the total return to U.S. investors would be 16.10%. (On the other hand, a 10% gain by the U.S. dollar would result in a net loss for U.S. investors.)
If you’d rather not pick and choose among currencies, Deutsche Bank offers PowerShares DB US Dollar Index Bearish (UDN). There’s also PowerShares DB US Dollar Index Bullish (UUP), for contrarians, and PowerShares DB G10 Currency Harvest fund (DBV), which follows a strategy designed to produce high returns by moving in and out of futures contracts. “With UDN, the bearish ETF, we buy U.S. Treasury Bills,” says Kevin Rich, CEO of DB Commodity Services in New York. With the T-bills as collateral, the ETF engages in futures trading. If the U.S. dollar falls against an index of six foreign currencies, this bearish ETF will make money from its futures trading.
While such ETFs provide a direct way to profit from a weaker dollar, any profits are likely to be highly taxed. For example, the Rydex currency ETFs are treated like bank accounts, so any gains are taxed at ordinary income rates, not the bargain rates on long-term capital gains.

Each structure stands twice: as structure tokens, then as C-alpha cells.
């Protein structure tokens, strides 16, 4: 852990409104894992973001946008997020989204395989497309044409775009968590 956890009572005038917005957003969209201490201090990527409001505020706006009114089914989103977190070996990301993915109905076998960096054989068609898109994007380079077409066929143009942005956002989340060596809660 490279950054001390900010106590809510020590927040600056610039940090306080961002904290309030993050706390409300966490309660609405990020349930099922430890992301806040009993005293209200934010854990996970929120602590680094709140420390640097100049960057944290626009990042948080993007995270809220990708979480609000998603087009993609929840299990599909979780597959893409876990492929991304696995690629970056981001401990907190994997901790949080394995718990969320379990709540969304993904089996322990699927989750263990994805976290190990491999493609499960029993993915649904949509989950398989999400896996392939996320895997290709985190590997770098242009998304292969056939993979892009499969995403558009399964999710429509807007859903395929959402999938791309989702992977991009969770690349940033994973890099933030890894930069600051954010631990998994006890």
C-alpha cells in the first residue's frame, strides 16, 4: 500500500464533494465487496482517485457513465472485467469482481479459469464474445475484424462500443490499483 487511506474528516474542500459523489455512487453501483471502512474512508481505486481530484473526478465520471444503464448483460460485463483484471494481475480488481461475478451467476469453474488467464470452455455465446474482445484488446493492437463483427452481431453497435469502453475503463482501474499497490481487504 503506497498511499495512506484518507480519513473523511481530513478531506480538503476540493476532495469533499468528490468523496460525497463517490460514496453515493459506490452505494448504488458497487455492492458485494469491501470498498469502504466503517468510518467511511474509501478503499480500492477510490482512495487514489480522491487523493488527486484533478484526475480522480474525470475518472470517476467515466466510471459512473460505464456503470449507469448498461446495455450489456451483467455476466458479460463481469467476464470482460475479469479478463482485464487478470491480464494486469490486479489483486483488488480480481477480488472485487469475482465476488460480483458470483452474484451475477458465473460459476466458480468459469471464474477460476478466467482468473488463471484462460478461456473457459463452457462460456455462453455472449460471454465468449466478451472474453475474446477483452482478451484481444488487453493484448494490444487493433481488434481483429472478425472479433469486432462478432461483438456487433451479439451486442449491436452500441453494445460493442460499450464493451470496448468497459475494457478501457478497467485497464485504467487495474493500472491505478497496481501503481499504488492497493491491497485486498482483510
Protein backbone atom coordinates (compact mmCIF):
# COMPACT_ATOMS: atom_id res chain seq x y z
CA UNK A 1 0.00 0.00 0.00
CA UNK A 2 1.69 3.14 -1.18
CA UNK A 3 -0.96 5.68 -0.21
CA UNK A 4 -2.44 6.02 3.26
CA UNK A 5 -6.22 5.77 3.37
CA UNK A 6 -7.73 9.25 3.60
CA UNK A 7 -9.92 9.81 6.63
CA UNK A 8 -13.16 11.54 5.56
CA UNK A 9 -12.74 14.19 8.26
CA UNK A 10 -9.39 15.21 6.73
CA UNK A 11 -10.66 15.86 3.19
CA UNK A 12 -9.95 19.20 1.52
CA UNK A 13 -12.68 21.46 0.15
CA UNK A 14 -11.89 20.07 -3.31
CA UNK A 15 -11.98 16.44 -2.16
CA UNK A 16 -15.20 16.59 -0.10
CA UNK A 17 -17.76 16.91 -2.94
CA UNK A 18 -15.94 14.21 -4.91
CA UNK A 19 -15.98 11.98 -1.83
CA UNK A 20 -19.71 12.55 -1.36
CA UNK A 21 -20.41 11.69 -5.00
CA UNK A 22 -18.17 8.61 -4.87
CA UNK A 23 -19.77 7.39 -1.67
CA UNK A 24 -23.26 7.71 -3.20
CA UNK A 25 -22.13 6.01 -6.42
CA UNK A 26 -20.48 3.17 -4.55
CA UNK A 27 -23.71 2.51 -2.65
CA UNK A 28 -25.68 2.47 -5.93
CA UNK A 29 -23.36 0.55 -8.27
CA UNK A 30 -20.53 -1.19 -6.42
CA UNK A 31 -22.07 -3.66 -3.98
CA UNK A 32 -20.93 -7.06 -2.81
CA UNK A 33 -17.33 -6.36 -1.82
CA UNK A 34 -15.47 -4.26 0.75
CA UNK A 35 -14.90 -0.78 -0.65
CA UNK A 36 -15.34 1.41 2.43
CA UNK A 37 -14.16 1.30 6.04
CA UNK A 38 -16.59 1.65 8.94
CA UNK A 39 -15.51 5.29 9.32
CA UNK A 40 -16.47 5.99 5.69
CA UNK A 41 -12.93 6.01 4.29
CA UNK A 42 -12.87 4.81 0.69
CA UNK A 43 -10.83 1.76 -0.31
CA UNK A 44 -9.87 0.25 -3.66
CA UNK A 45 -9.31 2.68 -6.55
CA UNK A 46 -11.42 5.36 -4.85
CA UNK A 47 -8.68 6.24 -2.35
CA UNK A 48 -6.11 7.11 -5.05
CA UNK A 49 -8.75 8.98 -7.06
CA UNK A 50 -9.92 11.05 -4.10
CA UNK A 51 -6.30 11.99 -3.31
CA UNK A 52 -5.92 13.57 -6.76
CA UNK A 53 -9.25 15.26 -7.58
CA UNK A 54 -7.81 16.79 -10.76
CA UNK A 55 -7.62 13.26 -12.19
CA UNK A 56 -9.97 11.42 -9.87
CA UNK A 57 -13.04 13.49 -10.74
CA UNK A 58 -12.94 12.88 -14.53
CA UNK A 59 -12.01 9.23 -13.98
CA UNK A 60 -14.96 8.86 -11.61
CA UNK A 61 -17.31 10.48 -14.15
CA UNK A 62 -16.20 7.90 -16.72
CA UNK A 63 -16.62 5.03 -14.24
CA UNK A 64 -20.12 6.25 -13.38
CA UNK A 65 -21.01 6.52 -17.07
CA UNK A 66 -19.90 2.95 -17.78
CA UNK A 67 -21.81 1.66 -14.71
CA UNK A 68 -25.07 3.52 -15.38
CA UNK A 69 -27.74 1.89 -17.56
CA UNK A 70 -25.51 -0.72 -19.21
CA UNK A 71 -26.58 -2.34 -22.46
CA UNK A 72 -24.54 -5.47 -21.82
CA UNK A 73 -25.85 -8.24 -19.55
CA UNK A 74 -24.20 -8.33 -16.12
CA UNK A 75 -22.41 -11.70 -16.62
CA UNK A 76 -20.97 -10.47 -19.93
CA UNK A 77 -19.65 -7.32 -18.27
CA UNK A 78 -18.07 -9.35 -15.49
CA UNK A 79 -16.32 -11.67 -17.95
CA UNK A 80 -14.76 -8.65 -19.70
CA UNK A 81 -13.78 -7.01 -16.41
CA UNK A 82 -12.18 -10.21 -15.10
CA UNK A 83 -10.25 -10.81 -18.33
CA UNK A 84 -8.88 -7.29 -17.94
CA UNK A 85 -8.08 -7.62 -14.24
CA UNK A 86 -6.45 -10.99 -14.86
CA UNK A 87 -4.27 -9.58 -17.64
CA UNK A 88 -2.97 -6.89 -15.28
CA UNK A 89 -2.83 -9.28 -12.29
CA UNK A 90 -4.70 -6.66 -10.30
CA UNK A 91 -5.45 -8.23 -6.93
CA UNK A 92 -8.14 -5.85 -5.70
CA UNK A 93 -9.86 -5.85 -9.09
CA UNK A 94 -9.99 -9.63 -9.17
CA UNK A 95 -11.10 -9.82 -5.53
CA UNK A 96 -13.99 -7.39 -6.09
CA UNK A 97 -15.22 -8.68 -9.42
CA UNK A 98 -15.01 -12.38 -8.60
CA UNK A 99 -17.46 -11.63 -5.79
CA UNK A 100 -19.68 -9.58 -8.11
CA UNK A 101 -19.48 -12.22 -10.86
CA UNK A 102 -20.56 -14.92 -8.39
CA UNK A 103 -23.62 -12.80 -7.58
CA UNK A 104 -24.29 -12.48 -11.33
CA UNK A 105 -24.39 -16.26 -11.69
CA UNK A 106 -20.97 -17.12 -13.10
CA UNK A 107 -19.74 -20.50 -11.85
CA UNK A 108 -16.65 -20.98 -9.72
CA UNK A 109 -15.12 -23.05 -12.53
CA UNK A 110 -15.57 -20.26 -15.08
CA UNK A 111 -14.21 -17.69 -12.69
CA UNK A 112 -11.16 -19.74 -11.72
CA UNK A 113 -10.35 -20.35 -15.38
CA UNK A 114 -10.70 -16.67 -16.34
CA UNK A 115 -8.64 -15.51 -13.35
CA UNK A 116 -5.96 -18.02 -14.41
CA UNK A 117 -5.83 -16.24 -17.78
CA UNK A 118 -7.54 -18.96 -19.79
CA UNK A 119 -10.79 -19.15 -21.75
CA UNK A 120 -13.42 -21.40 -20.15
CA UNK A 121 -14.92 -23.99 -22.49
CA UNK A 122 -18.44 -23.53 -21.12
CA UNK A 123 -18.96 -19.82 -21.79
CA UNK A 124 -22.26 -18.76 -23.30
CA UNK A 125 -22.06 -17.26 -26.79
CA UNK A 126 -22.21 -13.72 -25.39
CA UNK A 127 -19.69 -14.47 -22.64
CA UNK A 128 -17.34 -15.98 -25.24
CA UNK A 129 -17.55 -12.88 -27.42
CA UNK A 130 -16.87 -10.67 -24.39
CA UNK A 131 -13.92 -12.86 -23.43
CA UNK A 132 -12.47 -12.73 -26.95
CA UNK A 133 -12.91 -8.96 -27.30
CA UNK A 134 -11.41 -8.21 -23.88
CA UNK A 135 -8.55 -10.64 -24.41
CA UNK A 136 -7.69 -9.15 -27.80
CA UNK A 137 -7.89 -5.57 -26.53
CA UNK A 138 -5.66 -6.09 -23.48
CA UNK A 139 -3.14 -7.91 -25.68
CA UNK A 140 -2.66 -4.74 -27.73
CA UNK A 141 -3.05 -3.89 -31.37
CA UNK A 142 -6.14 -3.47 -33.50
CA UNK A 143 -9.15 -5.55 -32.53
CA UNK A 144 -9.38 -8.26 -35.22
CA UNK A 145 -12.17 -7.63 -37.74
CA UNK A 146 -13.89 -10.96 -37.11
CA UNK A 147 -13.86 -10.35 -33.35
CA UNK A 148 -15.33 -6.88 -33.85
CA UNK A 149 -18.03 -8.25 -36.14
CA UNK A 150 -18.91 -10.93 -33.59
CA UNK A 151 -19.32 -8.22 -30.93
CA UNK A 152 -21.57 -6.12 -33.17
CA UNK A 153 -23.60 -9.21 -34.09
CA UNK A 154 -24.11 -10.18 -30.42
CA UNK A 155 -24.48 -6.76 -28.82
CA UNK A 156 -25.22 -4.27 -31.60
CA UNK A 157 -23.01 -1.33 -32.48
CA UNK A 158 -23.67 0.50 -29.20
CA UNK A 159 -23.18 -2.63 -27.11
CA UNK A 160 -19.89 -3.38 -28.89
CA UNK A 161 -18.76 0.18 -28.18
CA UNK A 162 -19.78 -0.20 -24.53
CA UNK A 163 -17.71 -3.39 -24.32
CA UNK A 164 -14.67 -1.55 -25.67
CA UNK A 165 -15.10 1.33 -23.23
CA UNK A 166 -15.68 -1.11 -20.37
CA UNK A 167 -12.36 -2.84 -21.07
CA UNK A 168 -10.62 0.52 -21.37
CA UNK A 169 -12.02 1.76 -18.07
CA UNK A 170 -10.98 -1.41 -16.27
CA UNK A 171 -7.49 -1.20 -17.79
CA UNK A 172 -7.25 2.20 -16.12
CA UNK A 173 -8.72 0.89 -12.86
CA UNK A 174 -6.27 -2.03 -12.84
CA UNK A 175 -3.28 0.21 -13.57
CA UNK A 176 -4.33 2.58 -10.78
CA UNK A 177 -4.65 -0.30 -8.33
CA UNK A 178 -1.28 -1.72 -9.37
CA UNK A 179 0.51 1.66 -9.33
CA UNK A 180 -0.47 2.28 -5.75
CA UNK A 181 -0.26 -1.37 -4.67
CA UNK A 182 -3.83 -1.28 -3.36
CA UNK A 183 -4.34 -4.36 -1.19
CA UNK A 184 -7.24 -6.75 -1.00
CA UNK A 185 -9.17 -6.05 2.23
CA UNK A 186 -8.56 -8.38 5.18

The PowerShares currency ETFs are taxed like futures contracts, which means that any paper profits are taxed each year-as a mix of long- and short-term gains-even if you haven’t sold your ETF shares. What’s more, those commodity-like tax results are reported on an unfamiliar form (called a K-1) that you or your tax preparer will have to deal with.
In the end, before you purchase such an ETF, ask your financial planner about
the tax implications. The U.S. dollar may be losing ground but you can be sure that the U.S. Internal Revenue Service hasn’t lost its desire to collect every dollar it can.